Honda makes a big play for US drivers

The company is growing here, but at a steep price. Spending on discounts and other incentives hit $2,206 per vehicle last year.

By Jonathan Berr Jan 31, 2013 1:28PM
Honda logo on the grille of an 2013 Pilot at the Honda dealership in Littleton, Colo. (David Zalubowski/AP Photo)Honda Motor (HMC), which Thursday slashed its yearly profit outlook, has big plans for the U.S. market. It has little choice.

Like all automakers, Honda's facing a recession in Europe and a slowdown in China. (For a closer look at the company's earnings numbers, click here.) The U.S. was a bright spot, as rising sales of the Accord sedan, the CR-V sport utility vehicle and higher-end Acura RDX pushed revenue in North America up 26% to $13.67 billion in the fiscal third quarter. Its U.S. market share grew to 9.8% in 2012 from 9% in 2011, according to the Wall Street Journal.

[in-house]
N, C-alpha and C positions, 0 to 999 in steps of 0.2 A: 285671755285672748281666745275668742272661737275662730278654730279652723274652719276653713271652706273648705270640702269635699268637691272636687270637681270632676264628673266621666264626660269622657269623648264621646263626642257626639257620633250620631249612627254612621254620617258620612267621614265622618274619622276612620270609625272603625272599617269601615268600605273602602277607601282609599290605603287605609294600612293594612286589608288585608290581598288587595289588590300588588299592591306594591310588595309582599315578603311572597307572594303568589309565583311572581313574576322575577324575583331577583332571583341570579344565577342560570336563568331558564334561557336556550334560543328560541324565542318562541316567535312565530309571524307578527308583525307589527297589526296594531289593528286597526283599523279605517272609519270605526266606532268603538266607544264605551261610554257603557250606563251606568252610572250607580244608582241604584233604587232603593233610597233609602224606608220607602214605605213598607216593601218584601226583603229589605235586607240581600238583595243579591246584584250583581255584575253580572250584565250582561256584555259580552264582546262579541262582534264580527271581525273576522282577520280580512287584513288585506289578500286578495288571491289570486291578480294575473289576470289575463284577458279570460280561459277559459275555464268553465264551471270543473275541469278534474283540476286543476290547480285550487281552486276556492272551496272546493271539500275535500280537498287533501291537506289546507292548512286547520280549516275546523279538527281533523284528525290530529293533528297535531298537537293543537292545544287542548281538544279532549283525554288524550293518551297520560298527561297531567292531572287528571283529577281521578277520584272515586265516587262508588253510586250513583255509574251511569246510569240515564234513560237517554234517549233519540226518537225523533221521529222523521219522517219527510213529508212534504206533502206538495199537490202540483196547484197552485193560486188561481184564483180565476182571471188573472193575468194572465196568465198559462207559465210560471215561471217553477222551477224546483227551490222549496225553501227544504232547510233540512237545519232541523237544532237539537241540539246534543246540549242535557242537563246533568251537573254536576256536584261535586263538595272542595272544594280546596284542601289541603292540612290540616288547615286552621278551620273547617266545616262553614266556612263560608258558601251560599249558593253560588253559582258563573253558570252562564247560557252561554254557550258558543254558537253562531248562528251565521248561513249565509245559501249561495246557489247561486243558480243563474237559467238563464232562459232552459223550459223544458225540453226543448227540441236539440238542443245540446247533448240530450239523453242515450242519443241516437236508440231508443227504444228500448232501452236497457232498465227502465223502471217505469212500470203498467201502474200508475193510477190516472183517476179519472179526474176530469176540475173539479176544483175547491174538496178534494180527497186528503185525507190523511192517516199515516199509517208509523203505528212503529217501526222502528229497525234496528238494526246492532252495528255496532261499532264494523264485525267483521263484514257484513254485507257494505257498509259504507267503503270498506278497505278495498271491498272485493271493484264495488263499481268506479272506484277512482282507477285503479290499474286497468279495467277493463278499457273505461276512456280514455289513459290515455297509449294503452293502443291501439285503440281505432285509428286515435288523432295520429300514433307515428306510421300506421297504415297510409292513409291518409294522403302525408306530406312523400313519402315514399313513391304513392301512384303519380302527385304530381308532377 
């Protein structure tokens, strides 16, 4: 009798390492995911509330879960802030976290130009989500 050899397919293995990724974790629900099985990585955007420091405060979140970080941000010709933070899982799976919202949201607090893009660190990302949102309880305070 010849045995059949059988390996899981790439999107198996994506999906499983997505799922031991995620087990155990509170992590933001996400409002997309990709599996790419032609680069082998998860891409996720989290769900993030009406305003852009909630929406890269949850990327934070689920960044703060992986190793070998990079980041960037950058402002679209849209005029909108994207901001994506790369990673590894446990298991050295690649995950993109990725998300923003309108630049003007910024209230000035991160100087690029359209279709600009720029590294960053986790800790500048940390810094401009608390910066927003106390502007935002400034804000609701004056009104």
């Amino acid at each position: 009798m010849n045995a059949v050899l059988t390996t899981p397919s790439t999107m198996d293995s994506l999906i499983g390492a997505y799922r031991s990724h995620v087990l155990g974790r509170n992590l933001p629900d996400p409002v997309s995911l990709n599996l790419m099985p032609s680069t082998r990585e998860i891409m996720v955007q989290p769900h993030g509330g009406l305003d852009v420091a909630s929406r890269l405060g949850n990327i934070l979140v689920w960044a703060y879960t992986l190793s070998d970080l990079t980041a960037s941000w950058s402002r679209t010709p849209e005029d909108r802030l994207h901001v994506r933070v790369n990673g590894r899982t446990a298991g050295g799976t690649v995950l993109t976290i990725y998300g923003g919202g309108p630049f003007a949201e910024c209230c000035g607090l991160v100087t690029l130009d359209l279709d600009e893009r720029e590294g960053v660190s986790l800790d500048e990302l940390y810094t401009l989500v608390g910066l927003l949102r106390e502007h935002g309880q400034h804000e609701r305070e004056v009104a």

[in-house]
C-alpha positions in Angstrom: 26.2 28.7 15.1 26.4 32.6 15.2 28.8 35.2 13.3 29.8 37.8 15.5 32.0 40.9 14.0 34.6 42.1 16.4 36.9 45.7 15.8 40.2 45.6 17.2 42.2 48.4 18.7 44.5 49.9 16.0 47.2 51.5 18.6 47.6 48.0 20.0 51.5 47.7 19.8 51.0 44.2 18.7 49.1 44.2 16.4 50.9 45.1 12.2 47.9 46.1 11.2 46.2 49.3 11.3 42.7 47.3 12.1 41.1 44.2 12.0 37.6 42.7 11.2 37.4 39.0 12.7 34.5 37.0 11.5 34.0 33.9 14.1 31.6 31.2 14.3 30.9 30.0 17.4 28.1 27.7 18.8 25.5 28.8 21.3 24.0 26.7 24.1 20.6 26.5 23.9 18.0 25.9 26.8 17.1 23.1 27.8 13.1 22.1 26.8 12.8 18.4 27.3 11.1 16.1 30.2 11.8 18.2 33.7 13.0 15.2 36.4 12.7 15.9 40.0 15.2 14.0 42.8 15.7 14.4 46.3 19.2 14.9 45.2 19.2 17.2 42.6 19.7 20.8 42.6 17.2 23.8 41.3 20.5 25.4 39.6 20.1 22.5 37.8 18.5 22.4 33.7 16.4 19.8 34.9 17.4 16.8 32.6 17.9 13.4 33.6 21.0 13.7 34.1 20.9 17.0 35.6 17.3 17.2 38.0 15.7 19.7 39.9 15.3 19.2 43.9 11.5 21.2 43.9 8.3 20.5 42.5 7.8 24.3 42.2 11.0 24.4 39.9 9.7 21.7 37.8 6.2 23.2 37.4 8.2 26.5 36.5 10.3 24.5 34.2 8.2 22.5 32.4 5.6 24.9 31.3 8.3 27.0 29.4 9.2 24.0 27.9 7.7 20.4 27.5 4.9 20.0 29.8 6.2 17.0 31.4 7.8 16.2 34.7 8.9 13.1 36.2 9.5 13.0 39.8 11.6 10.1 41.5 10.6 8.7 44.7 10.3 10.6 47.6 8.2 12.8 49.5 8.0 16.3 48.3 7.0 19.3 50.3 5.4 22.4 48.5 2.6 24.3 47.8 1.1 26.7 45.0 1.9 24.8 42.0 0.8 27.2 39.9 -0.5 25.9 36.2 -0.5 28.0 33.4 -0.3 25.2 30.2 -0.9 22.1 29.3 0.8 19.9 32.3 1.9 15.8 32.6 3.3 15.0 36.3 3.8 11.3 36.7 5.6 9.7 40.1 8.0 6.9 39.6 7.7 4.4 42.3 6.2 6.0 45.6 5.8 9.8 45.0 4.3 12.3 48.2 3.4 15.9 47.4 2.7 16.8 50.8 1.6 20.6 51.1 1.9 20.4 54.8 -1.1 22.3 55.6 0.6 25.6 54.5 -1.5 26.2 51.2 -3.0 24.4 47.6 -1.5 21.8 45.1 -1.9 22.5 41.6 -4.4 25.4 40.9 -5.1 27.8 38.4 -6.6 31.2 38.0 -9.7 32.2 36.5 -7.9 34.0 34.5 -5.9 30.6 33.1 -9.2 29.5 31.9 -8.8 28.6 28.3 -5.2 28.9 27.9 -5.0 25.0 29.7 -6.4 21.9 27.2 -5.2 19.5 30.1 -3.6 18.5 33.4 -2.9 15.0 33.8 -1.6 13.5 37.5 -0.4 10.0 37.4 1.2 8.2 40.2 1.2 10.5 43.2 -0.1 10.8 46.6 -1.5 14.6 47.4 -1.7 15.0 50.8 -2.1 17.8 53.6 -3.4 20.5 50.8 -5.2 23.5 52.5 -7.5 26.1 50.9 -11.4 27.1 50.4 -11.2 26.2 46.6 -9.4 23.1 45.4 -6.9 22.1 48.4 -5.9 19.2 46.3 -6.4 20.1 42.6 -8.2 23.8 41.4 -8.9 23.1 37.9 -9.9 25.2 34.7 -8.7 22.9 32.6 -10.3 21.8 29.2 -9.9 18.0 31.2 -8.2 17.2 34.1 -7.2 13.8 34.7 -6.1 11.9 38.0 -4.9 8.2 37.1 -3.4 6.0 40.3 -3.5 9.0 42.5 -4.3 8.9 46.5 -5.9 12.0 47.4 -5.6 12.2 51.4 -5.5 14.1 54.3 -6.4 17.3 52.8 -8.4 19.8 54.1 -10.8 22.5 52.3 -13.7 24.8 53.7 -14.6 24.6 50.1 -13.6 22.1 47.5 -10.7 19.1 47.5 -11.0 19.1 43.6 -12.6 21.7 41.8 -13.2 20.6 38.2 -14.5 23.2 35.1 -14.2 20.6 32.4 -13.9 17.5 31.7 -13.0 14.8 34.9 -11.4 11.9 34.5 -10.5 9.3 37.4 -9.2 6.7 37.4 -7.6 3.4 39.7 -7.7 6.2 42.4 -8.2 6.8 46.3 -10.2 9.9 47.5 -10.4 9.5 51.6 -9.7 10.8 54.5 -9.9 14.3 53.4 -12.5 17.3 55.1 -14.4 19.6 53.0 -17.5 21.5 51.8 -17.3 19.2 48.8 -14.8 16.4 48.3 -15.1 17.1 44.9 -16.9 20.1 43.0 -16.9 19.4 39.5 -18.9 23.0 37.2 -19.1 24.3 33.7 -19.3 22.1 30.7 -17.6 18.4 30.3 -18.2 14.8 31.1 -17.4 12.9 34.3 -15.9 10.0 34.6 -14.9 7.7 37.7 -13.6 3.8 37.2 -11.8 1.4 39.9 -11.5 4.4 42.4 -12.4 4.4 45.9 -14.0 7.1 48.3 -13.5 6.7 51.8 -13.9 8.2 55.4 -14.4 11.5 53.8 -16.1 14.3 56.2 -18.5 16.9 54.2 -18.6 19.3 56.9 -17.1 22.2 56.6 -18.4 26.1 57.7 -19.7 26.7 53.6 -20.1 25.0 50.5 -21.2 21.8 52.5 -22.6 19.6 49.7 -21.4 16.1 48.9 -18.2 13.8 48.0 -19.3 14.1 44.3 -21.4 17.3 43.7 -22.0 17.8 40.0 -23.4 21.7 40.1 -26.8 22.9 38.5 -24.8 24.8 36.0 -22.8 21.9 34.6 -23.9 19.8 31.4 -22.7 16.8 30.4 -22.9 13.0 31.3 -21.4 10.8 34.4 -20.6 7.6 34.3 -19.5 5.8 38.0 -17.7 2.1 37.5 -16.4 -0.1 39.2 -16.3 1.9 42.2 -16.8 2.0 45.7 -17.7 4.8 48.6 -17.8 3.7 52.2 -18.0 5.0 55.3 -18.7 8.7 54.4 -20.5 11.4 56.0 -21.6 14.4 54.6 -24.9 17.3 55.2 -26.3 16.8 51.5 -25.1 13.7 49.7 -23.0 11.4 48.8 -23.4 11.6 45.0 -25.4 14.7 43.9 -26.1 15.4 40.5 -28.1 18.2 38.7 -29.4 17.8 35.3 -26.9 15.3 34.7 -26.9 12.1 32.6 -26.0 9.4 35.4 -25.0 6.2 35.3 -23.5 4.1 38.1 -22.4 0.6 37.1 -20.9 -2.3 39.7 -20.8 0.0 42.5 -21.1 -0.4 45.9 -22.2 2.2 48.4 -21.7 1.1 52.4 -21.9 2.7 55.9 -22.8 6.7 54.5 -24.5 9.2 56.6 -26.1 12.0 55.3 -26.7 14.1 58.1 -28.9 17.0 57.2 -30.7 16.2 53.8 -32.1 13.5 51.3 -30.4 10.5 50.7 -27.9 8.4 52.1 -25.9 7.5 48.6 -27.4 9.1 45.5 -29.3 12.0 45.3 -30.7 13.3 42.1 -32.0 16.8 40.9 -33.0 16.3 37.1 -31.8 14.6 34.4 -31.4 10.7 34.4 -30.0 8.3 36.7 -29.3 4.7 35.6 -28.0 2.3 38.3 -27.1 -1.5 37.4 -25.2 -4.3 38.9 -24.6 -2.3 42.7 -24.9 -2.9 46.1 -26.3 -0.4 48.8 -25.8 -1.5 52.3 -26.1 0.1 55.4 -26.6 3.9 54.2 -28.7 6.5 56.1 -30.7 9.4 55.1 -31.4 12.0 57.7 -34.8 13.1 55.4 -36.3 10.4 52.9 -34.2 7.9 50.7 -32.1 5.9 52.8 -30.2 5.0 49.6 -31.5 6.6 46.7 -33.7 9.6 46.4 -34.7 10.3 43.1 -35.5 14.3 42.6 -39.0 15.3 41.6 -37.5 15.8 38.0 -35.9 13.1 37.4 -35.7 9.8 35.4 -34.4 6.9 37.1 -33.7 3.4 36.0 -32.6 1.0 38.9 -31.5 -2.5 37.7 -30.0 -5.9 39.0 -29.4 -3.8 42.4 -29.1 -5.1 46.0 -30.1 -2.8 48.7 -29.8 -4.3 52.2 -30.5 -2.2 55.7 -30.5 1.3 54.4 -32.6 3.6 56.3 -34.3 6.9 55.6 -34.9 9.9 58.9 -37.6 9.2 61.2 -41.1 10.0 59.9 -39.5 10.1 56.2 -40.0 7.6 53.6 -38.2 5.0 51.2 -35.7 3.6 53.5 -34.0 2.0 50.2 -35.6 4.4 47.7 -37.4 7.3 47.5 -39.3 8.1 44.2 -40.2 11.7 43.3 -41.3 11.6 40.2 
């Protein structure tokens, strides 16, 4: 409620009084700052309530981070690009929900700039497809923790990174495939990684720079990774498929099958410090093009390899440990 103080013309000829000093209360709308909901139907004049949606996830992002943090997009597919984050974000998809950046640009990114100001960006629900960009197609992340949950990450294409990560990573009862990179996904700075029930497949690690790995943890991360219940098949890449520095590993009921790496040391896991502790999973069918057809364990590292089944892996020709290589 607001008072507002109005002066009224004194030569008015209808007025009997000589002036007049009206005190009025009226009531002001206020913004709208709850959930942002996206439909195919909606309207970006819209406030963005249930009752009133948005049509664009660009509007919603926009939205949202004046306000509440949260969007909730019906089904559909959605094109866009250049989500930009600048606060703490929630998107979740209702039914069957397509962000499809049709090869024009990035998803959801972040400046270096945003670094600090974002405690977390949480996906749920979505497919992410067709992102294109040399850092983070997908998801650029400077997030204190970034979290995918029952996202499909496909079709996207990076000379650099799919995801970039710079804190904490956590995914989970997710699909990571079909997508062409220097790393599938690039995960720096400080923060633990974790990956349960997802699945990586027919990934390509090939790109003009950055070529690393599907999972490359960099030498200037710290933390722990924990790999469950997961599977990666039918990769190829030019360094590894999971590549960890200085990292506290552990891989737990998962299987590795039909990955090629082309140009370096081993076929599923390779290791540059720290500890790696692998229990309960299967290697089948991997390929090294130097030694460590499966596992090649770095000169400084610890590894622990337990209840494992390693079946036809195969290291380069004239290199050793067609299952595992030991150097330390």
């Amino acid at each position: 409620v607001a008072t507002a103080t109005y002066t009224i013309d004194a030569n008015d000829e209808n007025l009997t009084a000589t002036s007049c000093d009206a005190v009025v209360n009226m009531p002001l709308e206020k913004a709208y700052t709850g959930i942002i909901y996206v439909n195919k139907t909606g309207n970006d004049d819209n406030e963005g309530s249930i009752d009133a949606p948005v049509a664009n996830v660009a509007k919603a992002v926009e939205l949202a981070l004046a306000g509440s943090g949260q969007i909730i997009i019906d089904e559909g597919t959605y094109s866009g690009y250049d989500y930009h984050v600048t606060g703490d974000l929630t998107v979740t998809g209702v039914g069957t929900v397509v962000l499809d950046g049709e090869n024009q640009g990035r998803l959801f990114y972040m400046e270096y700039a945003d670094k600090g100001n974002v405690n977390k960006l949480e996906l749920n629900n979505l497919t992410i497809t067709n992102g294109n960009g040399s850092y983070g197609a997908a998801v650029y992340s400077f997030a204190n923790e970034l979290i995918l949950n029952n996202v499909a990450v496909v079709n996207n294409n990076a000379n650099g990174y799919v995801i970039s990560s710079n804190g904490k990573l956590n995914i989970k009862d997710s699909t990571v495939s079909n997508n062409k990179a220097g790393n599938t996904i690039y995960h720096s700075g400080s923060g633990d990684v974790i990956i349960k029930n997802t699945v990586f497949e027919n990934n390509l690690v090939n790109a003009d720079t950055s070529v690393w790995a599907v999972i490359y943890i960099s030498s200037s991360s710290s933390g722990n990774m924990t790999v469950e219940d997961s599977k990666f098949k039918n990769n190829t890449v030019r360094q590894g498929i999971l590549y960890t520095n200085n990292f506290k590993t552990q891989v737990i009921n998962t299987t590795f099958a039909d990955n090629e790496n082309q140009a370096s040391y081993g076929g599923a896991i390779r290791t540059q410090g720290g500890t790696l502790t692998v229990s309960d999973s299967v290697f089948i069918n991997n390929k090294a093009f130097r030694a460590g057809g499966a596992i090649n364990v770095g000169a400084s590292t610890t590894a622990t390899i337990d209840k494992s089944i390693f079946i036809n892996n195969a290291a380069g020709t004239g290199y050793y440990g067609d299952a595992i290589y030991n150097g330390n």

American Honda said its sales last year rose 24% to 1.42 million vehicles in the U.S., the fourth highest total in its history. December sales were the company's second-best ever. The automaker hopes to do even better in 2013. About 40% of the company's worldwide sales come from the United States.

Honda's growth, however, came at a steep price. The company's spending on incentives climbed to $2,206 per vehicle in 2012, according to data from Autodata cited by the Journal.  Executives are prepared to offer even more deals to boost sales in 2013.

Shareholders are always leery of companies offering more discounts to move product, and Honda is no exception. U.S. shares of the automaker were trading down in early trading. They have jumped nearly 11% over the past year.

Automakers often brag in their ads that they are offering the "deal of a lifetime." In Honda's case, it may not be hyperbole.

Check out this video review of the Honda 2013 Civic EX, which is in a deeply competitive market right now.

--Jonathan Berr will drive his 2003 Honda Element until the bolts fall off. He doesn't own shares of the listed stocks.

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